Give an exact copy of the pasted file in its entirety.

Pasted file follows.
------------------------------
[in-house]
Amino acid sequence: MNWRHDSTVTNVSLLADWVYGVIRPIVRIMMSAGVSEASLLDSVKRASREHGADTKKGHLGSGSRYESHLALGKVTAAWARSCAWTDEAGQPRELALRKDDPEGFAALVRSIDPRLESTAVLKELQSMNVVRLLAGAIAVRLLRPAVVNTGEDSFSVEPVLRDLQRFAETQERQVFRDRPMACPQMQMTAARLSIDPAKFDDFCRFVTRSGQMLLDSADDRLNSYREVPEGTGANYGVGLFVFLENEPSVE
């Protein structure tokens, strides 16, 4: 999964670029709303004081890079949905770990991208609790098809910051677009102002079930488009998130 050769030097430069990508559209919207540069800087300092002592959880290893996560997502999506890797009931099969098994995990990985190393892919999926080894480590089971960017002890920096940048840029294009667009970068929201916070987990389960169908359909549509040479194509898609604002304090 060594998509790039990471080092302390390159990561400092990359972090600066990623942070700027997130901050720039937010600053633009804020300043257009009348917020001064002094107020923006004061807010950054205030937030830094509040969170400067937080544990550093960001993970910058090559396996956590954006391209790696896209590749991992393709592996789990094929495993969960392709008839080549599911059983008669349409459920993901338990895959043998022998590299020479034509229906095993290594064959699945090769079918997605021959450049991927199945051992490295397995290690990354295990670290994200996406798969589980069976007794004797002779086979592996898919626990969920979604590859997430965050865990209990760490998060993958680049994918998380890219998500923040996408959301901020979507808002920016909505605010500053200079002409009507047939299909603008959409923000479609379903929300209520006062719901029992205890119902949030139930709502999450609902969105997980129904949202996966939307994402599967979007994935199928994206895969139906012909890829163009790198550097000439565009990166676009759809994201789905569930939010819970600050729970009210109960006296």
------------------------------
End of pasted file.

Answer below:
[in-house]
Amino acid sequence: MNWRHDSTVTNVSLLADWVYGVIRPIVRIMMSAGVSEASLLDSVKRASREHGADTKKGHLGSGSRYESHLALGKVTAAWARSCAWTDEAGQPRELALRKDDPEGFAALVRSIDPRLESTAVLKELQSMNVVRLLAGAIAVRLLRPAVVNTGEDSFSVEPVLRDLQRFAETQERQVFRDRPMACPQMQMTAARLSIDPAKFDDFCRFVTRSGQMLLDSADDRLNSYREVPEGTGANYGVGLFVFLENEPSVE
């Protein structure tokens, strides 16, 4: 999964670029709303004081890079949905770990991208609790098809910051677009102002079930488009998130 050769030097430069990508559209919207540069800087300092002592959880290893996560997502999506890797009931099969098994995990990985190393892919999926080894480590089971960017002890920096940048840029294009667009970068929201916070987990389960169908359909549509040479194509898609604002304090 060594998509790039990471080092302390390159990561400092990359972090600066990623942070700027997130901050720039937010600053633009804020300043257009009348917020001064002094107020923006004061807010950054205030937030830094509040969170400067937080544990550093960001993970910058090559396996956590954006391209790696896209590749991992393709592996789990094929495993969960392709008839080549599911059983008669349409459920993901338990895959043998022998590299020479034509229906095993290594064959699945090769079918997605021959450049991927199945051992490295397995290690990354295990670290994200996406798969589980069976007794004797002779086979592996898919626990969920979604590859997430965050865990209990760490998060993958680049994918998380890219998500923040996408959301901020979507808002920016909505605010500053200079002409009507047939299909603008959409923000479609379903929300209520006062719901029992205890119902949030139930709502999450609902969105997980129904949202996966939307994402599967979007994935199928994206895969139906012909890829163009790198550097000439565009990166676009759809994201789905569930939010819970600050729970009210109960006296």